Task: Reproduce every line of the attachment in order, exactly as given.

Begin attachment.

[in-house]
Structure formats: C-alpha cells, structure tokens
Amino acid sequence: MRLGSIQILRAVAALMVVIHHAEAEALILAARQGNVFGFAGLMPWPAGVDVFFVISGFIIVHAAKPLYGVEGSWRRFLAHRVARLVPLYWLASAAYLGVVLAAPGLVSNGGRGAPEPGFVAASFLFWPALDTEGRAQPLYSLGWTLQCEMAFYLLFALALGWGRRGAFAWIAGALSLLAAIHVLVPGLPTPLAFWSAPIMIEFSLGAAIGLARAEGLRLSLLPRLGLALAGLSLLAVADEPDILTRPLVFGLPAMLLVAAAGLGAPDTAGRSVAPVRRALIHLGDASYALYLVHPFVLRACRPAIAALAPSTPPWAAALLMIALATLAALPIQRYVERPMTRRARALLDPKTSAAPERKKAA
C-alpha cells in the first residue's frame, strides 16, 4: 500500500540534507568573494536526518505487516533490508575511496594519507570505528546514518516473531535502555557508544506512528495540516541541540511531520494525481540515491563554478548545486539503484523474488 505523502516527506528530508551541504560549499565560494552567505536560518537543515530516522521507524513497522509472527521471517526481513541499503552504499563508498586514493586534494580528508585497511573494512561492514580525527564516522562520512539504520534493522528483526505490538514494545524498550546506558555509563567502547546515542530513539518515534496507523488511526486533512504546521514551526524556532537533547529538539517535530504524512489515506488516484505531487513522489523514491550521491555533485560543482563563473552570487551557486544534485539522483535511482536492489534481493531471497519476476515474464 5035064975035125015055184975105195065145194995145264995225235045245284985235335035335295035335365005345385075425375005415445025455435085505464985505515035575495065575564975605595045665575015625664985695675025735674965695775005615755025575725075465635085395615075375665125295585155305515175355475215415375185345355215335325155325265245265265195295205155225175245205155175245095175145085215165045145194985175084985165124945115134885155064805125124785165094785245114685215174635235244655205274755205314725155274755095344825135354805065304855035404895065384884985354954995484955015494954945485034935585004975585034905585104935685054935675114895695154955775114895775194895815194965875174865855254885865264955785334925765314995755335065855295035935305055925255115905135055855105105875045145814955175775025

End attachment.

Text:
[in-house]
Structure formats: C-alpha cells, structure tokens
Amino acid sequence: MRLGSIQILRAVAALMVVIHHAEAEALILAARQGNVFGFAGLMPWPAGVDVFFVISGFIIVHAAKPLYGVEGSWRRFLAHRVARLVPLYWLASAAYLGVVLAAPGLVSNGGRGAPEPGFVAASFLFWPALDTEGRAQPLYSLGWTLQCEMAFYLLFALALGWGRRGAFAWIAGALSLLAAIHVLVPGLPTPLAFWSAPIMIEFSLGAAIGLARAEGLRLSLLPRLGLALAGLSLLAVADEPDILTRPLVFGLPAMLLVAAAGLGAPDTAGRSVAPVRRALIHLGDASYALYLVHPFVLRACRPAIAALAPSTPPWAAALLMIALATLAALPIQRYVERPMTRRARALLDPKTSAAPERKKAA
C-alpha cells in the first residue's frame, strides 16, 4: 500500500540534507568573494536526518505487516533490508575511496594519507570505528546514518516473531535502555557508544506512528495540516541541540511531520494525481540515491563554478548545486539503484523474488 505523502516527506528530508551541504560549499565560494552567505536560518537543515530516522521507524513497522509472527521471517526481513541499503552504499563508498586514493586534494580528508585497511573494512561492514580525527564516522562520512539504520534493522528483526505490538514494545524498550546506558555509563567502547546515542530513539518515534496507523488511526486533512504546521514551526524556532537533547529538539517535530504524512489515506488516484505531487513522489523514491550521491555533485560543482563563473552570487551557486544534485539522483535511482536492489534481493531471497519476476515474464 5035064975035125015055184975105195065145194995145264995225235045245284985235335035335295035335365005345385075425375005415445025455435085505464985505515035575495065575564975605595045665575015625664985695675025735674965695775005615755025575725075465635085395615075375665125295585155305515175355475215415375185345355215335325155325265245265265195295205155225175245205155175245095175145085215165045145194985175084985165124945115134885155064805125124785165094785245114685215174635235244655205274755205314725155274755095344825135354805065304855035404895065384884985354954995484955015494954945485034935585004975585034905585104935685054935675114895695154955775114895775194895815194965875174865855254885865264955785334925765314995755335065855295035935305055925255115905135055855105105875045145814955175775025